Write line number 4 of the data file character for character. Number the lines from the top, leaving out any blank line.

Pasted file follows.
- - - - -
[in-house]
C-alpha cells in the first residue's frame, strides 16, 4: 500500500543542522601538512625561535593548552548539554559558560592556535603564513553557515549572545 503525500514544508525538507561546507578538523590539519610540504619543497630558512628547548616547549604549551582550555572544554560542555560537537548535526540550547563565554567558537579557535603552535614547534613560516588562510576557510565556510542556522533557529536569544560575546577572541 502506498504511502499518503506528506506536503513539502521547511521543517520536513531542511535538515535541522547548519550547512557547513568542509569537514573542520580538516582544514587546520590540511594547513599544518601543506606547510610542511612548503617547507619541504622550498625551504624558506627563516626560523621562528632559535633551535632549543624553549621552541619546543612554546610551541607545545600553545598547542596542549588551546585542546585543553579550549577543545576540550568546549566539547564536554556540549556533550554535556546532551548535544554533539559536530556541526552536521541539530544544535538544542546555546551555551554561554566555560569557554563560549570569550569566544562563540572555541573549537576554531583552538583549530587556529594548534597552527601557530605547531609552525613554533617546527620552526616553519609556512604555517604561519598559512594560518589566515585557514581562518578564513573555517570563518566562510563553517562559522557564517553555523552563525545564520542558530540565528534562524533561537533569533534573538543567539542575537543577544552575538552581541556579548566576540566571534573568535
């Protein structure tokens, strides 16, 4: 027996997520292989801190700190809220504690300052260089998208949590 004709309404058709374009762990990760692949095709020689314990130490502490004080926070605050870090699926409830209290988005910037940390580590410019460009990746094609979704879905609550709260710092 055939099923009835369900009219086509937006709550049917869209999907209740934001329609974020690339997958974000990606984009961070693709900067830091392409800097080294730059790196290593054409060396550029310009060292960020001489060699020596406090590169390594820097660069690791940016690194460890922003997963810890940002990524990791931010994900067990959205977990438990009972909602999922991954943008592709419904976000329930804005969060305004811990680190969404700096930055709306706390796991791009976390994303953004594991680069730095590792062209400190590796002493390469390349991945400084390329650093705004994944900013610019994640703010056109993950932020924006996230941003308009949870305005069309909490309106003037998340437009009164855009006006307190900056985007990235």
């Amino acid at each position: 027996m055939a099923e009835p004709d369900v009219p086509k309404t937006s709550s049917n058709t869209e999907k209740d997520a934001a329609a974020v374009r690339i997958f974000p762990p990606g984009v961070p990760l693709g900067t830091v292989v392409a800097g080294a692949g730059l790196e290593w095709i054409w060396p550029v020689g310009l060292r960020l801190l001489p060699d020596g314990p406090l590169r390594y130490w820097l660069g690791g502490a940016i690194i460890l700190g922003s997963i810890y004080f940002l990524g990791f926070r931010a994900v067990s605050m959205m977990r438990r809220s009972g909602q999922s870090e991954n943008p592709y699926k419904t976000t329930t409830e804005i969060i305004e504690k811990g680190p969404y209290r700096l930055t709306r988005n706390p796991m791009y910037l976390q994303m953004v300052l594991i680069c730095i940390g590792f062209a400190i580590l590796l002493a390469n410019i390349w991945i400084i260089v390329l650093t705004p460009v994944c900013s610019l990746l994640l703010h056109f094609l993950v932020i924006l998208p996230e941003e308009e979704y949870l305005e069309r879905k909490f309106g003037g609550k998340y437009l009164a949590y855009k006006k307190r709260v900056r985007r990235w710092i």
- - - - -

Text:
């Amino acid at each position: 027996m055939a099923e009835p004709d369900v009219p086509k309404t937006s709550s049917n058709t869209e999907k209740d997520a934001a329609a974020v374009r690339i997958f974000p762990p990606g984009v961070p990760l693709g900067t830091v292989v392409a800097g080294a692949g730059l790196e290593w095709i054409w060396p550029v020689g310009l060292r960020l801190l001489p060699d020596g314990p406090l590169r390594y130490w820097l660069g690791g502490a940016i690194i460890l700190g922003s997963i810890y004080f940002l990524g990791f926070r931010a994900v067990s605050m959205m977990r438990r809220s009972g909602q999922s870090e991954n943008p592709y699926k419904t976000t329930t409830e804005i969060i305004e504690k811990g680190p969404y209290r700096l930055t709306r988005n706390p796991m791009y910037l976390q994303m953004v300052l594991i680069c730095i940390g590792f062209a400190i580590l590796l002493a390469n410019i390349w991945i400084i260089v390329l650093t705004p460009v994944c900013s610019l990746l994640l703010h056109f094609l993950v932020i924006l998208p996230e941003e308009e979704y949870l305005e069309r879905k909490f309106g003037g609550k998340y437009l009164a949590y855009k006006k307190r709260v900056r985007r990235w710092i």